2019 Breeders' Cup Turf Predictions and Expert Betting Picks
The Breeders' Cup Turf is always a big race on the Breeders' Cup card. It's the second to last race to be run, and it has the second largest purse of the weekend. And it's always an interesting race - a battle between the best turf runners in North America and the runners that come from Europe. The Euro invaders typically aren't the best they have, but turf racing is so much bigger and, frankly, better over there, that they don't have to send their top horses over to be competitive.
This year the Turf has 12 horses. As seems to be the general trend this year, though, we really have three top contenders that are tough to separate, three more runners that could be in the mix, and a field beyond that that will likely only be a factor if things go off the rails. Here's a look at how the highlights of the field shape up, with track morning line odds:
Bricks and Mortar (9/5): If there is a North American favorite in a significant North American turf race, you can be all but certain these days that Chad Brown trains it. He is truly dominant on this surface. But this horse is a bit of a puzzle. He was pretty ordinary as a three-year-old in 2017. Then he missed more than a year of racing before returning to the track last December. He won his return and has won all five of his starts this year - four of them in Grade 1 races. The talent is obvious and impressive, and if he wins here, he will be right in the race for Horse of the Year. The talent and the connections make him stand out. But he has never raced east of Chicago, so the trip west is a bit of a question. And he has never tested the mile and a half distance of this race, and this is a pretty tough spot to find out if you have the stamina to handle this big challenge. I have all sorts of respect for horse, rider and trainer. But I'd need a better price than this, and I am not at all confident I'll get it. He'll factor into my multi-race bets for sure, but if he wins the race, he'll likely cost me in my single race bets.
Anthony Van Dyck (3/1): If you are handicapping this race without any real effort, you could do a whole lot worse than just picking the Aidan O'Brien horse. Europe's top trainer, O'Brien has won this race six times since 2002. Two of those winners were three-year-olds like this colt is. The horse won the Epsom Derby in June to prove he is a legitimate racehorse. But he hasn't been nearly as impressive in his three starts since. He is a son of Galileo, who has already sired three winners of this race, so that is a big benefit. And he is proven at this distance. Again, though, I'm not convinced that this price reflects his chances well enough.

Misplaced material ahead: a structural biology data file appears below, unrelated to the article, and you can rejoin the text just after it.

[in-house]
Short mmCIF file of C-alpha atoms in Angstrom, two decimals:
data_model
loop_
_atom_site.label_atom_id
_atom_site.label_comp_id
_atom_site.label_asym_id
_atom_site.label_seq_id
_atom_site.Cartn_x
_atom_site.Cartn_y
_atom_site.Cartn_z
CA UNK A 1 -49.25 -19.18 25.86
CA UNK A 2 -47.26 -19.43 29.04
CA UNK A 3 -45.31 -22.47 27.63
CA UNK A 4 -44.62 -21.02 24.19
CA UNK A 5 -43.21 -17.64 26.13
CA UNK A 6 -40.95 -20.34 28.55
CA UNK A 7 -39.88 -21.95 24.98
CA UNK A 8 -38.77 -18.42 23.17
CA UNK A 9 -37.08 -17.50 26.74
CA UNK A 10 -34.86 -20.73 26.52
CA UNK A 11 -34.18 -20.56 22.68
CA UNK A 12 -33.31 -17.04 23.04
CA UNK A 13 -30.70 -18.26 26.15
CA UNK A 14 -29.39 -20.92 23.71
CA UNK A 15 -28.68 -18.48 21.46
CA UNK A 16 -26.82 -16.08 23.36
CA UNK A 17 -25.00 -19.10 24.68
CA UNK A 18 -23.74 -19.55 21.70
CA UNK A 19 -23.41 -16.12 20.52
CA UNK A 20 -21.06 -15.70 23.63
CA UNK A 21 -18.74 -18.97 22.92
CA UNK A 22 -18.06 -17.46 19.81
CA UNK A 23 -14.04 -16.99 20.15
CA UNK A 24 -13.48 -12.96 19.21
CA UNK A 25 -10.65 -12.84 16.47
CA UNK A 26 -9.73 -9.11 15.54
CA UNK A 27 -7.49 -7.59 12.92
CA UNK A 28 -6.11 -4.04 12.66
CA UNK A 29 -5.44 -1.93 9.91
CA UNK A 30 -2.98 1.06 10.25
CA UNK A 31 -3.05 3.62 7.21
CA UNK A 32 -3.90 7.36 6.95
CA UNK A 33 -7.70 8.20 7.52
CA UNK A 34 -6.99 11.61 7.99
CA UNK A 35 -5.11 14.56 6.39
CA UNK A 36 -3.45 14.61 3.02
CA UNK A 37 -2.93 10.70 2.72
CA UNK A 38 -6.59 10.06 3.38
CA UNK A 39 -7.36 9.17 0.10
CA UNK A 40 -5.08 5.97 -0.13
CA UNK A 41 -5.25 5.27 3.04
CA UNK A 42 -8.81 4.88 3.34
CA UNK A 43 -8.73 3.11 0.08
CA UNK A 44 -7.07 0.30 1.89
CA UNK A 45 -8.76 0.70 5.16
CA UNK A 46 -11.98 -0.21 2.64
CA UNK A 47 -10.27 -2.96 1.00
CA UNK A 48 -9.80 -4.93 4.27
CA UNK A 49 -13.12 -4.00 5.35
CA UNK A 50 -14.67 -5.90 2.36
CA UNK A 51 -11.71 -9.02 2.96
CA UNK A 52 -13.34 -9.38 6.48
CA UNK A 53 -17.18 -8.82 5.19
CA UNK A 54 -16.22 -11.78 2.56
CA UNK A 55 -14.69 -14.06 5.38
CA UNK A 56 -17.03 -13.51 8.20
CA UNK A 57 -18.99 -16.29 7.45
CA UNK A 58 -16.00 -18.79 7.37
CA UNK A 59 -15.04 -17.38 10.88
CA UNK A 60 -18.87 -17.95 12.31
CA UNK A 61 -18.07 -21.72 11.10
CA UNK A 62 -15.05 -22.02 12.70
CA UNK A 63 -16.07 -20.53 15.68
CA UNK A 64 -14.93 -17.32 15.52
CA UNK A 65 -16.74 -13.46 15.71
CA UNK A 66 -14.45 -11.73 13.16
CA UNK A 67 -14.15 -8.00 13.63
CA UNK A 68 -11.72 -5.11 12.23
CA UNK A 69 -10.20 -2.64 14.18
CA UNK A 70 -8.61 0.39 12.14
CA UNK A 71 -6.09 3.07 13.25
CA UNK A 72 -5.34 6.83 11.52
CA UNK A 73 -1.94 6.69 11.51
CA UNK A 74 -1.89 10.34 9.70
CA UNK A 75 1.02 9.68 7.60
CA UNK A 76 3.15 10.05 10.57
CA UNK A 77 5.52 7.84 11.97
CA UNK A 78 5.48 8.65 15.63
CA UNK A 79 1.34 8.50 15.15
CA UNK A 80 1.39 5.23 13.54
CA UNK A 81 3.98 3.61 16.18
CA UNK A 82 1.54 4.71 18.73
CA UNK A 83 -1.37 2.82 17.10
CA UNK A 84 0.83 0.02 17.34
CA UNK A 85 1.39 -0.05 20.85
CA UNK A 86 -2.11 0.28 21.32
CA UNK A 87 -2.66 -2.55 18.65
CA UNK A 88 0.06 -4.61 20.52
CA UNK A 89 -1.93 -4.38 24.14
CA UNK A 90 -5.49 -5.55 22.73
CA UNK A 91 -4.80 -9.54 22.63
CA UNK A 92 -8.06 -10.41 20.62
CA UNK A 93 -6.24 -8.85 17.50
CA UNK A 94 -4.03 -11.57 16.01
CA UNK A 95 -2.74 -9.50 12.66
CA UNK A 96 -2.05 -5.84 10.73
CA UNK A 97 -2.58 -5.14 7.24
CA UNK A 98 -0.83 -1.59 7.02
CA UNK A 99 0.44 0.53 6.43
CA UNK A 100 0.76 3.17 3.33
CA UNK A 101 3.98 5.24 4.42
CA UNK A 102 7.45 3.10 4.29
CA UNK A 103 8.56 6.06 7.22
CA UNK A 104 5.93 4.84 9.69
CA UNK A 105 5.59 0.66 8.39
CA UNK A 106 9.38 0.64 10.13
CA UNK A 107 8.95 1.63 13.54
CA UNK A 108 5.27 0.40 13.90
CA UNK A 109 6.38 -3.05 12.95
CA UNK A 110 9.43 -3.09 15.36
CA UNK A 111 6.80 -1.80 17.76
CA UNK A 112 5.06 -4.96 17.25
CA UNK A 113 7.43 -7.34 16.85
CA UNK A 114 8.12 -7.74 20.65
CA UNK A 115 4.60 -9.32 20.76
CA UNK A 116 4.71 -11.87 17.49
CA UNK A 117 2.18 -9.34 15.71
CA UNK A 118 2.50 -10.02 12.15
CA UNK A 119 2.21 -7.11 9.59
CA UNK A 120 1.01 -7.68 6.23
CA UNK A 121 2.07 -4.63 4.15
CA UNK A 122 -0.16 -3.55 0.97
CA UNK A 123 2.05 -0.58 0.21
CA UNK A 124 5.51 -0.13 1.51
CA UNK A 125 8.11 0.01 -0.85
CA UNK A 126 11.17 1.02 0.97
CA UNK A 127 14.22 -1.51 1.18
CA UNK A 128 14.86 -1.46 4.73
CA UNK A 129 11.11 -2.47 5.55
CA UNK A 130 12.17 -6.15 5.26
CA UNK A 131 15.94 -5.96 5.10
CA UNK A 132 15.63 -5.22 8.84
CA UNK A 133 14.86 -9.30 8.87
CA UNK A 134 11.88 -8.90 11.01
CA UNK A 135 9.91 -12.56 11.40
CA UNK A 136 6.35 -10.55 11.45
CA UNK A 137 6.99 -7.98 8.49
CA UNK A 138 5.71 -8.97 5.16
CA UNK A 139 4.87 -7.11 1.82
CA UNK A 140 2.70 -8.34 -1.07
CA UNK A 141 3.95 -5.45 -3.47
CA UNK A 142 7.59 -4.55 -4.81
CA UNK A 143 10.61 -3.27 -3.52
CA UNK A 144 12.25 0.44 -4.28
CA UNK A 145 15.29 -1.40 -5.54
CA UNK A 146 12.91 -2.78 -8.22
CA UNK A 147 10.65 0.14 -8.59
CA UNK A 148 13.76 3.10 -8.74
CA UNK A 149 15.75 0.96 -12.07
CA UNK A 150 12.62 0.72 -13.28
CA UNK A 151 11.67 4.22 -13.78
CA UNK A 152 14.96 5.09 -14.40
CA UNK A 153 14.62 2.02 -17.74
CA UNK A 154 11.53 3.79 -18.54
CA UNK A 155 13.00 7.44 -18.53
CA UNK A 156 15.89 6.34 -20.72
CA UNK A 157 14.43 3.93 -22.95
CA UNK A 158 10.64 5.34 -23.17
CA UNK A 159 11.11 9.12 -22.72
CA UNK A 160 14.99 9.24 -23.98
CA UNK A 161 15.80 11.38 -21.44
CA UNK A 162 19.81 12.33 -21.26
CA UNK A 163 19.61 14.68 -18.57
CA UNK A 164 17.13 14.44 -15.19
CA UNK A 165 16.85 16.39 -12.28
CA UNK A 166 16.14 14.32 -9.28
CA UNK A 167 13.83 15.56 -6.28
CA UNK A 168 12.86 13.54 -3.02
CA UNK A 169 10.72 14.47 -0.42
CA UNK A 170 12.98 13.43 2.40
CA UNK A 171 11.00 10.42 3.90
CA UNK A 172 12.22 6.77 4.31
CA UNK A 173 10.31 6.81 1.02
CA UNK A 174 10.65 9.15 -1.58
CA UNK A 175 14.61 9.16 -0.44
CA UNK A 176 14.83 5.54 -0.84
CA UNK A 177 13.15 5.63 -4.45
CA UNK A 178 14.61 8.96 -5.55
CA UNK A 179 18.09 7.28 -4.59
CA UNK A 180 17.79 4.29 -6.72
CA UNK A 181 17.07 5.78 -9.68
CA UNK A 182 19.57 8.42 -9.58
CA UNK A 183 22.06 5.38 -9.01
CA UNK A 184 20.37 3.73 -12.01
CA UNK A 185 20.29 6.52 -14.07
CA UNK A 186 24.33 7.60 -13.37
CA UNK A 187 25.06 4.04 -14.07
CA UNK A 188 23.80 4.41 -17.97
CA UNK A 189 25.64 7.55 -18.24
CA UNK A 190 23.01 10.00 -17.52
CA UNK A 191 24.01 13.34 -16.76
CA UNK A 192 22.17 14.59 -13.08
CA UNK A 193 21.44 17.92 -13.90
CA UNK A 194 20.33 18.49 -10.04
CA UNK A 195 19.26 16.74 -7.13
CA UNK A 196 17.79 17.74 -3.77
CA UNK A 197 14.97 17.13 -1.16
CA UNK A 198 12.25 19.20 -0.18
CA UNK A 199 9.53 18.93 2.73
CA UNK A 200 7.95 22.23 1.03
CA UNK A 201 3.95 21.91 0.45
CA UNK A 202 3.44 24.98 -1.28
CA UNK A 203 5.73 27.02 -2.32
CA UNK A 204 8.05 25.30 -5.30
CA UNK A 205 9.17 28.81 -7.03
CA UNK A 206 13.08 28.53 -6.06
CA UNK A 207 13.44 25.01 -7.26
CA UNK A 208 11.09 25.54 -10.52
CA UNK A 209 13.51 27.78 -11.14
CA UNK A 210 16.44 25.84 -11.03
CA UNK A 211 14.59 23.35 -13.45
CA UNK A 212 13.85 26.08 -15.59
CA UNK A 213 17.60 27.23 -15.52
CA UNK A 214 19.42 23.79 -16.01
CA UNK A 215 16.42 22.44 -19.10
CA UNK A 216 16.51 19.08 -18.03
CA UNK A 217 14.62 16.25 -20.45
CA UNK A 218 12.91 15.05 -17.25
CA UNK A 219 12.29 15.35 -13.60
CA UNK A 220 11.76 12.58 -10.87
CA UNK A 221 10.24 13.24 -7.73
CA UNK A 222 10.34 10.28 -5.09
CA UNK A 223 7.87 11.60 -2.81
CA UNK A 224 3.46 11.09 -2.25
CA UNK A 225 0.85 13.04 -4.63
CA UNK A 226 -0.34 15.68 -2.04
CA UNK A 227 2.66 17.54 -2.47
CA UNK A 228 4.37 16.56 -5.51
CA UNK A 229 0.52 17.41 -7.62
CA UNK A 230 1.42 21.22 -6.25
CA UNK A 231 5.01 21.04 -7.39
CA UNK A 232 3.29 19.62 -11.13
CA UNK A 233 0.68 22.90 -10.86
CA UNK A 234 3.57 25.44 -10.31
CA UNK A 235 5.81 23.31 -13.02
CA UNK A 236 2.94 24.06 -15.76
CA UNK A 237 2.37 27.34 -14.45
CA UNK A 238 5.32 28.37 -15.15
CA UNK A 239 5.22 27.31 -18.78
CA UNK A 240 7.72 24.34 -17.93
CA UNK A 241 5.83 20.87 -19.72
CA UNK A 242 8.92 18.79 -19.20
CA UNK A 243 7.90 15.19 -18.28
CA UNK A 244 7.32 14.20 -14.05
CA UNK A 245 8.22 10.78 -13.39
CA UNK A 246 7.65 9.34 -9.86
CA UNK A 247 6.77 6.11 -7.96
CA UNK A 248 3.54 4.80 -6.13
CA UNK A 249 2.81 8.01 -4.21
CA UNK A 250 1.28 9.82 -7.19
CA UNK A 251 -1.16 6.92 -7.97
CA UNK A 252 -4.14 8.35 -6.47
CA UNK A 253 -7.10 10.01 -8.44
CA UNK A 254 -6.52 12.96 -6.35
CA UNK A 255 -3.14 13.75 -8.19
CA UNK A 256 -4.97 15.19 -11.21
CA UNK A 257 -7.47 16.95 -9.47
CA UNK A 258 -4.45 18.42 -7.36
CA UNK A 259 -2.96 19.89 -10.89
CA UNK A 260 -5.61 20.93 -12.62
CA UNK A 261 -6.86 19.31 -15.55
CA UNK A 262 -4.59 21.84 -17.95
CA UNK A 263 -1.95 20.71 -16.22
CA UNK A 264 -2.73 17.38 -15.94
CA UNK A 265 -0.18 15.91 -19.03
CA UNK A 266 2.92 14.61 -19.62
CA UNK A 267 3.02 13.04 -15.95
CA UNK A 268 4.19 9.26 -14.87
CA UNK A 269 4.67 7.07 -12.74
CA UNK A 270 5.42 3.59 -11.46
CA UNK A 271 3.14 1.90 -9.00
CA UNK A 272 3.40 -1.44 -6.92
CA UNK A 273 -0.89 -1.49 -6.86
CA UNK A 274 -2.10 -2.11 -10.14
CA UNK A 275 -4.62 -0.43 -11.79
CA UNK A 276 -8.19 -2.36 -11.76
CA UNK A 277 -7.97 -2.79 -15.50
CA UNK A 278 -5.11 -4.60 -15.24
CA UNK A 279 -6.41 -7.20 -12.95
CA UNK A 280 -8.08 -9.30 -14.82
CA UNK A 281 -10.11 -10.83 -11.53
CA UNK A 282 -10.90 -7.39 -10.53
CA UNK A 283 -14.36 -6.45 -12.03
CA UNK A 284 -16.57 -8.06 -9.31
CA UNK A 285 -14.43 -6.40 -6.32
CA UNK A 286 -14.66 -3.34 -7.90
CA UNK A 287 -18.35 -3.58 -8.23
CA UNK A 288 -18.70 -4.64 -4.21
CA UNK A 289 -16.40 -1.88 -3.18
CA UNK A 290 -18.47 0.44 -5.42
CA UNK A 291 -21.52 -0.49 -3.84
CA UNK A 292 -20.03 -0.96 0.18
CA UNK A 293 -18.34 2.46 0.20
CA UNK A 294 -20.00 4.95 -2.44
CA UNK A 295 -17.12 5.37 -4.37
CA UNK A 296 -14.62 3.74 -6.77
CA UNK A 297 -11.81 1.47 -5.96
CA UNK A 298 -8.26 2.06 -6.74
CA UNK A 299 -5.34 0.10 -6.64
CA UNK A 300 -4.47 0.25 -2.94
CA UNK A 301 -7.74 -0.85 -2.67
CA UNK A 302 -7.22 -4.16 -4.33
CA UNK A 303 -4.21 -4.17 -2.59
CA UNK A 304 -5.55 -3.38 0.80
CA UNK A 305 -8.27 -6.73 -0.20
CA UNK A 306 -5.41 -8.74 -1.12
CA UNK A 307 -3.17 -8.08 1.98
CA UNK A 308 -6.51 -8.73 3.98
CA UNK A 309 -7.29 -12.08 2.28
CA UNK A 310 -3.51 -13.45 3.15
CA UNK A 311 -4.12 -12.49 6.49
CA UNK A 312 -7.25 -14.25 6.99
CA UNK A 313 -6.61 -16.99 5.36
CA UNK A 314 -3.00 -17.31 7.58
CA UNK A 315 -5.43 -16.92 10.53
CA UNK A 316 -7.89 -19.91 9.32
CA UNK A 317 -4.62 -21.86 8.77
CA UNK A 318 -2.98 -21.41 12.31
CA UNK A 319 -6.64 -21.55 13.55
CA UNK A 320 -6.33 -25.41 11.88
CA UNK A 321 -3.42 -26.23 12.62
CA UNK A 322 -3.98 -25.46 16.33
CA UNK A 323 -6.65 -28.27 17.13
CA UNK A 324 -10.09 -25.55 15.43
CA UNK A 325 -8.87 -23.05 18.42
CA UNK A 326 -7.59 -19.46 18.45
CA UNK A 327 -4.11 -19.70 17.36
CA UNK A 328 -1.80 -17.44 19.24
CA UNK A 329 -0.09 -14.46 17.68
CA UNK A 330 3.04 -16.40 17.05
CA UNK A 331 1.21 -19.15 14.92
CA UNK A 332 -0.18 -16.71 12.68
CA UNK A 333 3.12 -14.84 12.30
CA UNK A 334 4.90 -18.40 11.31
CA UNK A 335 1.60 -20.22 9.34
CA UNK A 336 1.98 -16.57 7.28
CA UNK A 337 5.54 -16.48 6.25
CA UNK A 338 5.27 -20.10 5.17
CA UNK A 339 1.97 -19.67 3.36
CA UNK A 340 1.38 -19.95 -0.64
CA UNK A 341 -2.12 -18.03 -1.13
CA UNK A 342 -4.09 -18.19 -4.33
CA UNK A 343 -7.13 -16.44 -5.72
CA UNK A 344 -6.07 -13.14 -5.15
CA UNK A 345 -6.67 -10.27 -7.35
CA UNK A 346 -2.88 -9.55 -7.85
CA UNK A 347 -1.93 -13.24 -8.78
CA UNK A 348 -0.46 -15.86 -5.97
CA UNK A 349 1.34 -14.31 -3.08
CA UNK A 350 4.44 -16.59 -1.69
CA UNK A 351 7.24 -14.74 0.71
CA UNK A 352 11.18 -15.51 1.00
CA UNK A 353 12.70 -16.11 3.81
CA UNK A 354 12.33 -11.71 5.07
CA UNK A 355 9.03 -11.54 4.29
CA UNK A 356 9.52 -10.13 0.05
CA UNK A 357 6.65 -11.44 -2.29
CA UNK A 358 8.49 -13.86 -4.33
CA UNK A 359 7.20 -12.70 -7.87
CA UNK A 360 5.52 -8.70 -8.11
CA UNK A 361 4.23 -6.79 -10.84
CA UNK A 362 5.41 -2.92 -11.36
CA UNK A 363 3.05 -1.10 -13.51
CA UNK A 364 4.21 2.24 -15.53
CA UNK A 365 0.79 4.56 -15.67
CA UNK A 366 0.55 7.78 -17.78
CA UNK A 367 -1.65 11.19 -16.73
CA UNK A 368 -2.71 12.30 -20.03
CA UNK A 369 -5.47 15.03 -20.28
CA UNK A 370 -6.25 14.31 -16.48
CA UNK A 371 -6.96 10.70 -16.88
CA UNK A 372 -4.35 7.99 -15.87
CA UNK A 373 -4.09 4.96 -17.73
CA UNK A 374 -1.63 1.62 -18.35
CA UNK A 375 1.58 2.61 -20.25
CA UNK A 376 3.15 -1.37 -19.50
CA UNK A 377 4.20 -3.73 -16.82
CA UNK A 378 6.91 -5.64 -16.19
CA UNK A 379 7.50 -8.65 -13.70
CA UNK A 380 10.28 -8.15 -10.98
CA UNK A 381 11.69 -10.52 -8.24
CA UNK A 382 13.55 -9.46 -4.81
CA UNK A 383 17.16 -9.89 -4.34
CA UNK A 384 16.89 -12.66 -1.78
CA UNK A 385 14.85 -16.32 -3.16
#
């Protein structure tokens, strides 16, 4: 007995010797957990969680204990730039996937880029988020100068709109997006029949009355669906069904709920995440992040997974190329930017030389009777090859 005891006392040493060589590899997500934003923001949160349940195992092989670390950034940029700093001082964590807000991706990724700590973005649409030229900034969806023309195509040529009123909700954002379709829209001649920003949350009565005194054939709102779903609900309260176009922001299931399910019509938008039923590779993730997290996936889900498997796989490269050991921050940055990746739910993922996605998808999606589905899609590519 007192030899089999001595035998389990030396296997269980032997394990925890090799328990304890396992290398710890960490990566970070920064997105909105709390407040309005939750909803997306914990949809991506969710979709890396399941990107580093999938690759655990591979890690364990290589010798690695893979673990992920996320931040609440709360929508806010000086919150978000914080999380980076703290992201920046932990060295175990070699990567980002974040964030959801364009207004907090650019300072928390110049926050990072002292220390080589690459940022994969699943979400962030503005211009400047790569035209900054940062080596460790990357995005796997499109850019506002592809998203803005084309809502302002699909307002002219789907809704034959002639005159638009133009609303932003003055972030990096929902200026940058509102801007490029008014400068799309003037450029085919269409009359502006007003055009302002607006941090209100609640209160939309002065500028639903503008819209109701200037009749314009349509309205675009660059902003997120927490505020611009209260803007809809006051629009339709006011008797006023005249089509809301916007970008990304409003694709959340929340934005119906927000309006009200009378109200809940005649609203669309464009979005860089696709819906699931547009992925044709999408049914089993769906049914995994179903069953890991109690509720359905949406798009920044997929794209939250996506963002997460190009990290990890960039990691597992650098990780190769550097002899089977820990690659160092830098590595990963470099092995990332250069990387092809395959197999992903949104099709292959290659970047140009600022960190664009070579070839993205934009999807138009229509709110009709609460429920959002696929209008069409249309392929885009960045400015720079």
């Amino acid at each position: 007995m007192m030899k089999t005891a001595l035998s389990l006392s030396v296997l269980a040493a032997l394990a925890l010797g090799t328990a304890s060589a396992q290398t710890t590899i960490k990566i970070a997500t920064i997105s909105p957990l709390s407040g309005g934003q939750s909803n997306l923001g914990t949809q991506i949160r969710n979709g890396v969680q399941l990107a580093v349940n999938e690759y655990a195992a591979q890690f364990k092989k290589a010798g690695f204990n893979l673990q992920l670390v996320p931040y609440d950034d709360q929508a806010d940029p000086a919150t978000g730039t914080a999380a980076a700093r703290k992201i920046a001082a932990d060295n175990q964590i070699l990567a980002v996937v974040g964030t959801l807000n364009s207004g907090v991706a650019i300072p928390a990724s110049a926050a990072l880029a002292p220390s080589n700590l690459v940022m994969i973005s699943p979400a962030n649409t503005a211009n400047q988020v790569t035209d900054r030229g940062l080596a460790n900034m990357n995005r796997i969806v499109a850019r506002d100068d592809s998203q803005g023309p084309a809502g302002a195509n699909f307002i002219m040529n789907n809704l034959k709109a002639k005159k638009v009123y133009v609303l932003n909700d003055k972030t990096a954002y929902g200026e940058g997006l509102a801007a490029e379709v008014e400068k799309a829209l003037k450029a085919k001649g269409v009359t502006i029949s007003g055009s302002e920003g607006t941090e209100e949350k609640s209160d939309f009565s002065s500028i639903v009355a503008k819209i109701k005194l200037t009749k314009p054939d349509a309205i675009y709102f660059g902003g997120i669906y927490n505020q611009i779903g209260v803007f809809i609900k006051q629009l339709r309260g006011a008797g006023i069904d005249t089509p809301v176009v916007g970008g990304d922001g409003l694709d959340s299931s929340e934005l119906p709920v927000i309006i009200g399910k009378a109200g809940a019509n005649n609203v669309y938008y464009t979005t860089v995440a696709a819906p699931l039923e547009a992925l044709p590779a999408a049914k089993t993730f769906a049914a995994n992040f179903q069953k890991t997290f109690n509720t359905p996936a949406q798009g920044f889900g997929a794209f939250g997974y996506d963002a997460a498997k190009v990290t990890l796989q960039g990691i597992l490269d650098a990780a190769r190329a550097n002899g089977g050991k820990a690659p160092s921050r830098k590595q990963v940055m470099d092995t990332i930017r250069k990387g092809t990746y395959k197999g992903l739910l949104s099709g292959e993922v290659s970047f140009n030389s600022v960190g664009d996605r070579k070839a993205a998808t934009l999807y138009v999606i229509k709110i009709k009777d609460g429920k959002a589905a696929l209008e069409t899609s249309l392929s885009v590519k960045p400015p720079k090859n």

Old Persian (4/1): This four-year-old won the Dubai Sheema Classic on the Dubai World Cup undercard in March in impressive fashion. Then he ran underwhelming races in Britain and Germany next two times out. This race clearly became his target, because he next went to Woodbine in Toronto to test himself against North American company. And he passed with flying colors, winning the Grade 1 Northern Dancer very professionally. He lacks consistency, but at his best he's a factor here. Like the rest of the contenders, though, there are questions. Man, this is a tough race to handicap this year.
Channel Maker (10/1): This horse is a son of former Turf winner English Channel, so he has some credibility. I feel like he owes me because I backed him in this race last year, and I don't think he made it to the finish line until a couple days after the winner did. He didn't fire at all. This year he won the Grade 1 Man o' War at Belmont in May but hasn't been as sharp since. He has his best race in four outings since the win last time out in the Turf Classic Invitational at Belmont when he led into the stretch, fought tough, and finished second to Arklow. I like the horse, but not enough to see him messing with the top three here.
Related: Breeders' Cup Sprint Predictions
Arklow (12/1): This is another veteran of this race, having finished fourth last year at 53/1. He lost his rider in his next race and then finished second three times and third once before the win in the Turf Classic Invitational last time out. He's consistent but hasn't been facing competition quite like he will here. He'll factor into my exotics, but not on top.
Mount Everest (15/1): This is both the other Aidan O'Brien three-year-old and the other son of Galileo. He hasn't raced at nearly the same level as his stablemate, and his only win this year came at only a mile and a quarter and on a heavy track that he surely won't see here. He could be useful in exotics at the price, but I'm not particularly in love with him. If O'Brien wasn't already shipping a colt over for this race, I don't believe he would have bothered sending this one.
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